Introduction: 3/8th Marlinspike

Picture of 3/8th Marlinspike

I made this marlinspike to make paracord knot work easier. The turkshead knot at the top acts as a knob which fits into your palm. I machined it from 3/8" aluminum bar. You can read more about marlinspikes below.
Marlinspike (/ˈmɑrlɨnspaɪk/; sometimes marlin spike, marlinespike, or the archaic marlingspike/marling-spike) is a tool used in marine ropework.

Shaped in the form of a polished metal cone tapered to a rounded or flattened point, they aid in such tasks as unlaying rope for splicing, untying knots, drawing marline tight using a marlinspike hitch, and as a toggle joining ropes under tension in a belaying pin splice.

Most marlinspikes are 6 to 12 inches long, but may reach 2 feet and more for working heavy cables and ropes. They are usually made from iron or steel, whereas fids, similar in shape and function, are formed from wood or bone. The marlinspike may be a separate tool or one item on a pocket knife.

Sailors who become proficient at knot tying, splicing, and sewing using the marlinspike are said to have mastered marlinespike seamanship, earning them the right to be known as marlin spikes or marlinspike seamen.

Source: Wikipedia

Step 1: Machine the Point

Picture of Machine the Point

I offset my lathe carriage to 5 degrees. I then ran the cutting bit back and forth until a point formed. You don't want the tip too sharp otherwise it will pierce paracord rather than slip around it.  

Step 2: Smooth Out the Shoulder

Picture of Smooth Out the Shoulder

To ease the shoulder left behind from the 5 degree cut, I ran a file over the spike. Doing this makes it much easier to push the spike all the way through a knot. I then used sand paper to remove the tooling marks.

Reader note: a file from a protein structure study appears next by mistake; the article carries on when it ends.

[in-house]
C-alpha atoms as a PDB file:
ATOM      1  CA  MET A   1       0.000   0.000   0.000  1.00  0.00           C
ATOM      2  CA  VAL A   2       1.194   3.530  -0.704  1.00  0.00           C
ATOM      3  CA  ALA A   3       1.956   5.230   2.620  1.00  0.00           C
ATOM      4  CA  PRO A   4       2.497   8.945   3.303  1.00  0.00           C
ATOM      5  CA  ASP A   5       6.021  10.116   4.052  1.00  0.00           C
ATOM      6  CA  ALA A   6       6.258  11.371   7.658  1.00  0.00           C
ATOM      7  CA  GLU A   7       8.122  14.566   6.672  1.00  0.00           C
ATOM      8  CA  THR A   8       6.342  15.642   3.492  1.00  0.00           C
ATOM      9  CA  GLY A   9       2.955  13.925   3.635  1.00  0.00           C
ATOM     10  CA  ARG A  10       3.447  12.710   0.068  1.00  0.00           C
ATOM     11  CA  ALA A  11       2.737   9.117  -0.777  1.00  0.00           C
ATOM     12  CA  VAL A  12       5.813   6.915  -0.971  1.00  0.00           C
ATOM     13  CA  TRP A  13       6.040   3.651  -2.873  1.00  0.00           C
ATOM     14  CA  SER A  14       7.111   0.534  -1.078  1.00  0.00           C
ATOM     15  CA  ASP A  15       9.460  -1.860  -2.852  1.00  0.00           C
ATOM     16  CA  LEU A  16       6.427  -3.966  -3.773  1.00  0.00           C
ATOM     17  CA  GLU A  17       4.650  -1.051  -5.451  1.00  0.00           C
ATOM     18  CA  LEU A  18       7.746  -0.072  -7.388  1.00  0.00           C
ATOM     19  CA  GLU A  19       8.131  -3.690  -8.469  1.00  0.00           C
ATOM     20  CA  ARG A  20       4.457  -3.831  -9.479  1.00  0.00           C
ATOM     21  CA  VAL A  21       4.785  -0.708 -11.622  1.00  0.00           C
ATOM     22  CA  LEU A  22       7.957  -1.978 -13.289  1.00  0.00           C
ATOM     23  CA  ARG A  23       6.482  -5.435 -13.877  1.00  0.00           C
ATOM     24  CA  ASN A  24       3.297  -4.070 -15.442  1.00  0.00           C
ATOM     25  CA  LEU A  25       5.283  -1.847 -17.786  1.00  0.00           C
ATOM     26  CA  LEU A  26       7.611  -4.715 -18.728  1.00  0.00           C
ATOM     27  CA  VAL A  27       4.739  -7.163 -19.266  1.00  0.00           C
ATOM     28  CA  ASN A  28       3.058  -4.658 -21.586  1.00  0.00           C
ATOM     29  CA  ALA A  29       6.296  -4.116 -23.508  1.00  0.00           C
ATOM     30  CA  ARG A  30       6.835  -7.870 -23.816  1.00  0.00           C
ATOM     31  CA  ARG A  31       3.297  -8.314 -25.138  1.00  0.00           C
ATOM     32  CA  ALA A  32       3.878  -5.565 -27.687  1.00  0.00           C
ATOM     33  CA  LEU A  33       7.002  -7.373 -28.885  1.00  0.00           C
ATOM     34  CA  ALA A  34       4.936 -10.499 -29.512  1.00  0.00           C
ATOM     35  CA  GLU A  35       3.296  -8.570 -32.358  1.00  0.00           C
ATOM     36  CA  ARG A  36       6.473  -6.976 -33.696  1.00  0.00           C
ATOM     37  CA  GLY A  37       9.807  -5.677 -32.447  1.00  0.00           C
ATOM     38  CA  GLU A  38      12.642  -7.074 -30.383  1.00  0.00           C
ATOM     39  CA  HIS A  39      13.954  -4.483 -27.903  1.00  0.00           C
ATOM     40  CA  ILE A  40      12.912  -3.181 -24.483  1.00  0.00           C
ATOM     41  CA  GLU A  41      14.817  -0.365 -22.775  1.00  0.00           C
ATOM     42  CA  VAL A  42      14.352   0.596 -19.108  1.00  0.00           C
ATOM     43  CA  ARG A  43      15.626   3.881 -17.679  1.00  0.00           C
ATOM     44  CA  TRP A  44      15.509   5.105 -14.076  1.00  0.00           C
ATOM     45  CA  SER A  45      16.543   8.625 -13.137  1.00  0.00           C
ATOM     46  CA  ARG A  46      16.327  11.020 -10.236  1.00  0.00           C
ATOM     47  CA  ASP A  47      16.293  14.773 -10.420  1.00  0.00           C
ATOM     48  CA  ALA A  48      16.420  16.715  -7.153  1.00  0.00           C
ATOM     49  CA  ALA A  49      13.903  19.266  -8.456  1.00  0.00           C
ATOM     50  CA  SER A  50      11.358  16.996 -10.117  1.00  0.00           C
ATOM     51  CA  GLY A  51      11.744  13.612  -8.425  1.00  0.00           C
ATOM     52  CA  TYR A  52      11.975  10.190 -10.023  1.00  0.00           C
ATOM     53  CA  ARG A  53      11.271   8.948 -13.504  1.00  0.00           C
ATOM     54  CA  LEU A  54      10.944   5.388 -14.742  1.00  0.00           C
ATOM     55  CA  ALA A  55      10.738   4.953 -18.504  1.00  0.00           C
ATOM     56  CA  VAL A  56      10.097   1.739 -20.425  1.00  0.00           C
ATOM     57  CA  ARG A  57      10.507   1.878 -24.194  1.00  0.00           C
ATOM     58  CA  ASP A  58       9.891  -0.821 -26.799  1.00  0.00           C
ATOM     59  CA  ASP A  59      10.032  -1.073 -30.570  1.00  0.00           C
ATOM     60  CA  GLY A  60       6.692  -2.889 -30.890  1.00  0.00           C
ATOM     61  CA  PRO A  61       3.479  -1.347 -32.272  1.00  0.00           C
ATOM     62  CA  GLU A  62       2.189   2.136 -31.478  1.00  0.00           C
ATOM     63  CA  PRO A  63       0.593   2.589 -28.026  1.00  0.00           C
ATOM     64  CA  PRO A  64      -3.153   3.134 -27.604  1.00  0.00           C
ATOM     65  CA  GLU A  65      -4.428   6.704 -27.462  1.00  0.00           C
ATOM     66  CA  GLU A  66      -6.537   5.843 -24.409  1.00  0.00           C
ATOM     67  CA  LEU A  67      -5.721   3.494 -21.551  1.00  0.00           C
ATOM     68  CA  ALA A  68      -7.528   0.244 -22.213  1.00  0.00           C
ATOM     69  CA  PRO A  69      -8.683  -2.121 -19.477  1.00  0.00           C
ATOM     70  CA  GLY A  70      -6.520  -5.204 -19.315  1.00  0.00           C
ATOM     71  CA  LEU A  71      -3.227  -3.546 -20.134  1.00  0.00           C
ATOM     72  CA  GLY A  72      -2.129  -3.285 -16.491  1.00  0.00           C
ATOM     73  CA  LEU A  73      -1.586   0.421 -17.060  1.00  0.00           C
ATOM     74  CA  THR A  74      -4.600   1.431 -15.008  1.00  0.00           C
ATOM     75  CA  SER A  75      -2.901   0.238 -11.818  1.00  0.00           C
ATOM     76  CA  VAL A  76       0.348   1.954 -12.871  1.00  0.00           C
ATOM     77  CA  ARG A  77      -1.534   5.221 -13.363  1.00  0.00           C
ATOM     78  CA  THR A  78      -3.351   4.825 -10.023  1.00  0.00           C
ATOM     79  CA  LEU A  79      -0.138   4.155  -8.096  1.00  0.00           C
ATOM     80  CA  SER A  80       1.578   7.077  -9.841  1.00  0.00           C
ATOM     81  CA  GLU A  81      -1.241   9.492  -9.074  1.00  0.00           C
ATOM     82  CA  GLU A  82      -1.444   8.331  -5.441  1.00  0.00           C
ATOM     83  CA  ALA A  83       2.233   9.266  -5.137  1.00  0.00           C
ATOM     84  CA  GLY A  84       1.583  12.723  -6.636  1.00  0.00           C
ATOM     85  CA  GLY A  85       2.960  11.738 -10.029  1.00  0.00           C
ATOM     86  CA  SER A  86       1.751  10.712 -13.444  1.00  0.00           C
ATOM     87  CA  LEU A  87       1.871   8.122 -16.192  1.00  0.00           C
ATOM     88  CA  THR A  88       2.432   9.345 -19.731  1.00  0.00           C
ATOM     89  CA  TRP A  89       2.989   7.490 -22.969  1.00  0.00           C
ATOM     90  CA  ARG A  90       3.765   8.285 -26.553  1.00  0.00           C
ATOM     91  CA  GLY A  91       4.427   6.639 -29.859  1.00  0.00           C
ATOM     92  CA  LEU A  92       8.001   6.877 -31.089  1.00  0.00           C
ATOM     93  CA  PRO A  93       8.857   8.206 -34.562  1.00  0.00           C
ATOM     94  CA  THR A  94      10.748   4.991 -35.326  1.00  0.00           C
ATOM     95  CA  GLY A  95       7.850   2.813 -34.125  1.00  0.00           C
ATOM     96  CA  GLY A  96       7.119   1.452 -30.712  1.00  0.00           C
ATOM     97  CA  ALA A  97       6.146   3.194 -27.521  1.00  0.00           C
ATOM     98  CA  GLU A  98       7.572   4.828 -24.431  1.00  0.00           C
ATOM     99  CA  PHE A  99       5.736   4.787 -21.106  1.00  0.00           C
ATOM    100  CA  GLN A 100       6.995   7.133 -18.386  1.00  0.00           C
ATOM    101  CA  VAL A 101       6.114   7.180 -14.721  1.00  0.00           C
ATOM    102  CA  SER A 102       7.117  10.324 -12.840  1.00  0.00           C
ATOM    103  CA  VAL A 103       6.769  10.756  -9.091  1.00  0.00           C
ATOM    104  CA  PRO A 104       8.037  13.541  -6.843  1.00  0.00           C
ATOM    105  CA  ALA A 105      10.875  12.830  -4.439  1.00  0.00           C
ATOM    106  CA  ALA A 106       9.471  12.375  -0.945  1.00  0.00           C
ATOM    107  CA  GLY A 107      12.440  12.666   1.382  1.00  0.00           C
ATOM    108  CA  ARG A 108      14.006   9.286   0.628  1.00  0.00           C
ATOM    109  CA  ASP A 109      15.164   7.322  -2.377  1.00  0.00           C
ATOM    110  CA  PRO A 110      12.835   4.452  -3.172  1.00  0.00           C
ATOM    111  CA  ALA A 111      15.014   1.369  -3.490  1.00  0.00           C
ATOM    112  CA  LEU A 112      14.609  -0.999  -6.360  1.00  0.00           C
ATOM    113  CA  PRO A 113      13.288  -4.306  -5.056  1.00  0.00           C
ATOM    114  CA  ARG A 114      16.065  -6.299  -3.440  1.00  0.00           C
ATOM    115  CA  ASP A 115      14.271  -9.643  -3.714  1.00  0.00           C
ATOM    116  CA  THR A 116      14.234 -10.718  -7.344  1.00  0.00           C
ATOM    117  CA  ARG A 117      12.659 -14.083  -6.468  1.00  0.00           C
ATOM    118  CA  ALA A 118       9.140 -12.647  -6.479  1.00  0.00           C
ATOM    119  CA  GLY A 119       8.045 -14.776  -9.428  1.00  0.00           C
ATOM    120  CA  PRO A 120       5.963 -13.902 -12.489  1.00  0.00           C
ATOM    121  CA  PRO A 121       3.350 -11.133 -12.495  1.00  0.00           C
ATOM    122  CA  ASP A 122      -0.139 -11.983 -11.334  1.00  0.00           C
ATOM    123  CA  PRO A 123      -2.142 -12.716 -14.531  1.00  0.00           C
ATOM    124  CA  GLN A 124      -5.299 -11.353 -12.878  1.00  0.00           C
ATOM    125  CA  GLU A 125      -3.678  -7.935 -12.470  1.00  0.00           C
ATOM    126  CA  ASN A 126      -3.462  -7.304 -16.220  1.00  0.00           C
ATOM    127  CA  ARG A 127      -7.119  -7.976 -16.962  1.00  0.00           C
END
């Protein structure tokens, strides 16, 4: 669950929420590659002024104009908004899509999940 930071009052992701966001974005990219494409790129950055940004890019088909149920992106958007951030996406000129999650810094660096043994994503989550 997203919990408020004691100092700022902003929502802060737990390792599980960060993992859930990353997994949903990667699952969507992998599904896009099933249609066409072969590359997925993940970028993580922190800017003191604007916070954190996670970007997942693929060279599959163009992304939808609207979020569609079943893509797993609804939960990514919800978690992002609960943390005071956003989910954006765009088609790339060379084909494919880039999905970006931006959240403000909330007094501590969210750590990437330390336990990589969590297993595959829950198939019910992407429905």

Step 3: Trim and Cut the Top

Picture of Trim and Cut the Top

I didn't do an exact measurement. I just placed the spike in the palm of my hand and marked it so the length would be a couple guessed inches past my index finger. I then cut it down with a pipe cutter and machined the end round. 

Step 4: Cut the Turks Head Groove

Picture of Cut the Turks Head Groove

Using my calipers I measured and marked 15mm.  I then cut a groove about 2mm deep. This will keep the turks head knot in place while the spike is in use. 

Step 5: Polish

Picture of Polish

I polished the spike with a buffing wheel and polishing compound. This step is important. You'd be surprised how much more difficult it is to push an unpolished spike through a knot. 

Step 6: Add the Knot

Picture of Add the Knot

I followed this knot tying tutorial here. Using a paracord needle I ran a second pass and pulled it tight into the groove. I then trimmed the ends and tucked them in.

Thanks for reading.


2SavedByChrist (author)2015-05-19

Made this out of half a knitting needle. thanks

CementTruck (author)2014-04-23

As nice done and traditional as that knot is for a Marlinspike you could also make a round knob out of some exotic wood. It would feel much better on the palms.

Great tutorial. I just picked up an old lathe a few weeks ago and am antsy about doing a newbie project on it. Still learning how to make tooling for it (and failing).

kz1 (author)2014-03-19

Great Instructable. Seeing that chuck sticking out of the three jaw reminded me of what a good job my machine shop instructor did in preventing students from developing that hazardous habit. The third time he caught a student leaving a key in the chuck, they were expelled on the spot and not allowed to continue the course. Only happed to one guy. The rest of us were made believers. :-)

Kyleluvspets (author)2014-02-25


Tarun Upadhyaya (author)2014-02-18

That is awesome :), I just love your metal projects.

jmwells (author)2014-02-18

Great tutorial. Great history. Minor omission, best used with a sailors palm.

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Bio: Awesome Gear I've designed myself.
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